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This is a scathing critique of contemporary spirituality by one of its most unusual figures. In a world in which spiritual techniques, teachers, concepts, and organisations are legion, U G Krishnamurti stands nearly alone in his rejection of it all: the natural state is a causal: it just happens. The author does not equate the natural state with enlightenment, which he describes as an illusion created by our culture. He states emphatically that one can do nothing to attain the natural state.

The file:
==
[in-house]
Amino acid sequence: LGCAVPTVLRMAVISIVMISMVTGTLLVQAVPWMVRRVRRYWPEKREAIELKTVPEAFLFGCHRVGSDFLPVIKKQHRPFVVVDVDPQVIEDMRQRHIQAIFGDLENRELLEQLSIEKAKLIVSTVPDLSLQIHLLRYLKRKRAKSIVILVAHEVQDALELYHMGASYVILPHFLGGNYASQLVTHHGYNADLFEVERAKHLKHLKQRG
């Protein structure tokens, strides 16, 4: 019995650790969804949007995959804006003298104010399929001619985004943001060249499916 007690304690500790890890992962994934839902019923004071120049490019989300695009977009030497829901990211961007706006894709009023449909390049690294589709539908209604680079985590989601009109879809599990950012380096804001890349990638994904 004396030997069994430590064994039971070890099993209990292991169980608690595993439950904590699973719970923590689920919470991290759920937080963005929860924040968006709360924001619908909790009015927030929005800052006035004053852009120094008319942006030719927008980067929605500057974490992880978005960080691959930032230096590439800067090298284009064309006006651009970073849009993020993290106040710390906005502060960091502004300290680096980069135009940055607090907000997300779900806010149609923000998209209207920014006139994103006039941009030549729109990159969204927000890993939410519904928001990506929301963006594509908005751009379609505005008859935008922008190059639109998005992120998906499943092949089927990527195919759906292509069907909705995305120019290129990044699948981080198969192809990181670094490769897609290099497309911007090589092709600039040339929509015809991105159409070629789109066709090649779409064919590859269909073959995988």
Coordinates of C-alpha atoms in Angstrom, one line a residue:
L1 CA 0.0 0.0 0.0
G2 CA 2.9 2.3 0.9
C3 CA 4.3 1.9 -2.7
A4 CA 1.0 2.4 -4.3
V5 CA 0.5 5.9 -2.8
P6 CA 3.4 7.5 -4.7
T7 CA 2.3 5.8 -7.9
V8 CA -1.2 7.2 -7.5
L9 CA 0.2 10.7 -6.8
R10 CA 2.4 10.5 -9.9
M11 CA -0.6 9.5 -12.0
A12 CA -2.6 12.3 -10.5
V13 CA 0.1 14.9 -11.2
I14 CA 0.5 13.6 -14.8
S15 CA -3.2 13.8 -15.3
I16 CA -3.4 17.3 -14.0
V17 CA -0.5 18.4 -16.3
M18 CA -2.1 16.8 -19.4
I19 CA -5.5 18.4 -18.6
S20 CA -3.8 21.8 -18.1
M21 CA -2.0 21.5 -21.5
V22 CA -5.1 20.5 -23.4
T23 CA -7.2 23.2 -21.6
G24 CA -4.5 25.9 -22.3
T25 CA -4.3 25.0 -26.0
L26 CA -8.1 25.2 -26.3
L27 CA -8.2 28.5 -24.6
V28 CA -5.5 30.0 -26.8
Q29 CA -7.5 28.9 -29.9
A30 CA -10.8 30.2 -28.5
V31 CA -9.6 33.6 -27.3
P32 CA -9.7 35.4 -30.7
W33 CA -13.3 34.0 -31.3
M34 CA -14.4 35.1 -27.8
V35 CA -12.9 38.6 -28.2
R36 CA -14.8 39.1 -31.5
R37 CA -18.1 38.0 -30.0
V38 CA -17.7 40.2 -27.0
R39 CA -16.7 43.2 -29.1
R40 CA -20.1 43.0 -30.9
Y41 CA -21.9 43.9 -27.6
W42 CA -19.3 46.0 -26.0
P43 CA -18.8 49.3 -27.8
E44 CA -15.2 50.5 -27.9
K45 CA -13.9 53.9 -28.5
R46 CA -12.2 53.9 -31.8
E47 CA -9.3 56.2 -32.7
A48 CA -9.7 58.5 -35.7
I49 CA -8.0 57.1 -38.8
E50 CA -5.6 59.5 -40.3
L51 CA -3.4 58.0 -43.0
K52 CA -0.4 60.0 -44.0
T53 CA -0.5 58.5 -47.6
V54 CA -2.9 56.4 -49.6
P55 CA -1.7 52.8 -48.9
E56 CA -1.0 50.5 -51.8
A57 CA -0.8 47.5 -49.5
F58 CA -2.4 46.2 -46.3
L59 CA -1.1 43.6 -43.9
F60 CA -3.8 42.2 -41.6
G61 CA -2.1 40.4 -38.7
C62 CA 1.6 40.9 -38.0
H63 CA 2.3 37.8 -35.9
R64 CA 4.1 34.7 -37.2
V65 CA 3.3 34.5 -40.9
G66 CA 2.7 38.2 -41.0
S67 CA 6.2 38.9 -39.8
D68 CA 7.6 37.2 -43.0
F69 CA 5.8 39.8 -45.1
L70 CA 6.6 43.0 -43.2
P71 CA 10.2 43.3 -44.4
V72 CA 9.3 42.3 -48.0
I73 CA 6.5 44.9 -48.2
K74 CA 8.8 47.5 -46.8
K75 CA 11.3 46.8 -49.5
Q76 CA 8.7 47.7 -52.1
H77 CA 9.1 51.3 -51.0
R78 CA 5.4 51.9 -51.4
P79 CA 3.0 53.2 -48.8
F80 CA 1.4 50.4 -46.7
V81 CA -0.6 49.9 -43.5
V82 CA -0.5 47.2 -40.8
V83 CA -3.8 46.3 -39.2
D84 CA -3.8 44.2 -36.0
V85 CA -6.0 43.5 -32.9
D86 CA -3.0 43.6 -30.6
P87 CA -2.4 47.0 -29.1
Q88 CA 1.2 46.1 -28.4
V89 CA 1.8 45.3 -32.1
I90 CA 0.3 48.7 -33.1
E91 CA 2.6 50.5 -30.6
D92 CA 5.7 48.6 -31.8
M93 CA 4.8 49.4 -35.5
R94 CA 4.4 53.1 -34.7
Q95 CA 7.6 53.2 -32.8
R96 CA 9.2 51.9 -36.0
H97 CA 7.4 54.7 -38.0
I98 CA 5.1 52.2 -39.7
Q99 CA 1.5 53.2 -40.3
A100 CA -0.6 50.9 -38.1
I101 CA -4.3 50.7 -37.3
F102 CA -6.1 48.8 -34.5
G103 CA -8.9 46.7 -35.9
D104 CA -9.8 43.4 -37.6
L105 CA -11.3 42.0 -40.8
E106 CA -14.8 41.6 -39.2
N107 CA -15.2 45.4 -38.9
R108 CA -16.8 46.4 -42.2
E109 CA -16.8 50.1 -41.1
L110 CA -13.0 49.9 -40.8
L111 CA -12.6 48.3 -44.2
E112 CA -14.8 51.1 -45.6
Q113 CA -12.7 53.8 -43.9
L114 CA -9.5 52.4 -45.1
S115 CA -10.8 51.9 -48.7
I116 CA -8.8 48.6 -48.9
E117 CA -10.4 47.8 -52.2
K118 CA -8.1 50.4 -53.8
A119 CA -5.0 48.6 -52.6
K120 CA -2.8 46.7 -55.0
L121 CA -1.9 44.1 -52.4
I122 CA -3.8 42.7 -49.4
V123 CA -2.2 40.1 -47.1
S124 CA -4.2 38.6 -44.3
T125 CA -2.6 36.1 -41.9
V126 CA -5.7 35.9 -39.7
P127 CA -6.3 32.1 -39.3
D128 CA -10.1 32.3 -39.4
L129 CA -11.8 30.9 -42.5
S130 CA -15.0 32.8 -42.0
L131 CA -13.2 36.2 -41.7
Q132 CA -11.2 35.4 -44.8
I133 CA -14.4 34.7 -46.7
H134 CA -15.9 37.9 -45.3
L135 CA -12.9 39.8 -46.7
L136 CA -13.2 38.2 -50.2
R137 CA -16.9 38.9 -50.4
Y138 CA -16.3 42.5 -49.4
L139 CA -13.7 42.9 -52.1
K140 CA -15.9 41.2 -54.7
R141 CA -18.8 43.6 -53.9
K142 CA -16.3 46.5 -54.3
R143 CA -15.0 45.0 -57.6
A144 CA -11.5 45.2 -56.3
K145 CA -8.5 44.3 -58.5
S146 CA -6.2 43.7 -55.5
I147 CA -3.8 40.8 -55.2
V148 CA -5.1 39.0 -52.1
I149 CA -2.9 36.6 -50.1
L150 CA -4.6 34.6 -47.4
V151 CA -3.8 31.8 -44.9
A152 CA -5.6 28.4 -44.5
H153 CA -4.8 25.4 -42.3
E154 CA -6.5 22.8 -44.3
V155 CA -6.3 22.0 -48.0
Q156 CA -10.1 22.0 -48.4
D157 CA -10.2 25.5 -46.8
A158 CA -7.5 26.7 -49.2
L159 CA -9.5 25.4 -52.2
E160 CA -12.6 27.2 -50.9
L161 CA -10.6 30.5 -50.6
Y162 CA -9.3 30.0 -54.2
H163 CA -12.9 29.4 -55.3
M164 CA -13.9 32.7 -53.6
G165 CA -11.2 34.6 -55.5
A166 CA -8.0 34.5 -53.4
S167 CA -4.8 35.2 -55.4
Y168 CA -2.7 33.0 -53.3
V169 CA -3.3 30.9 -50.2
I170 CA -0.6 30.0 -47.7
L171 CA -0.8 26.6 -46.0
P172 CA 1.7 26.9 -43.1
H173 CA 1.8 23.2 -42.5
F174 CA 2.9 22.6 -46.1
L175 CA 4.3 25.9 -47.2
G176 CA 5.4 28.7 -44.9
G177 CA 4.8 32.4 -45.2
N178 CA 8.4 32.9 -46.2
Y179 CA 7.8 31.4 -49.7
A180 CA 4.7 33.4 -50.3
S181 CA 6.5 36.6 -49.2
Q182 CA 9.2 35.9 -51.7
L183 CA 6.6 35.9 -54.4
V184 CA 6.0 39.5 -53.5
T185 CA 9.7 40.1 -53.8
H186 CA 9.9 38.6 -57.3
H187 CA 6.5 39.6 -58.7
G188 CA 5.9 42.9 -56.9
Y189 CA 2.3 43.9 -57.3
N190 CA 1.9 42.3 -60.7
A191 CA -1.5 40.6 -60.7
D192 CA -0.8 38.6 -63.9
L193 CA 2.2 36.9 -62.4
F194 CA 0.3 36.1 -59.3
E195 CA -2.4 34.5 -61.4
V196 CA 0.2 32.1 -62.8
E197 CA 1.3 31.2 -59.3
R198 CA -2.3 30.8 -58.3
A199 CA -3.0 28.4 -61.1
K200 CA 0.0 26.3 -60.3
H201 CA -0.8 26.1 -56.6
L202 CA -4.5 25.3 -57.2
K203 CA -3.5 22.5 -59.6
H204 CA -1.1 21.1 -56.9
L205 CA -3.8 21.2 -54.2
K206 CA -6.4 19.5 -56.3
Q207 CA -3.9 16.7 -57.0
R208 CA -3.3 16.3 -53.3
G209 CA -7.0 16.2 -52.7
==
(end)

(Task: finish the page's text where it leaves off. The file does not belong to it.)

About the Author
Born in India in 1918 to Brahmin parents, U. G. Krishnamurti was given a rigorous education in classical Hindu literature. He was raised to take on the mantle of guru, in a manner similar to J. Krishnamurti (to whom he is not related). By the time he met J. Krishnamurti in the late 1940s, both men had rejected the guru calling. For seven years they conversed daily, struggling to uncover the nature of truth, and parted without resolving their differences. U. G. continued lecturing throughout the world. Then in 1961 he left his family and went to London without means and purpose.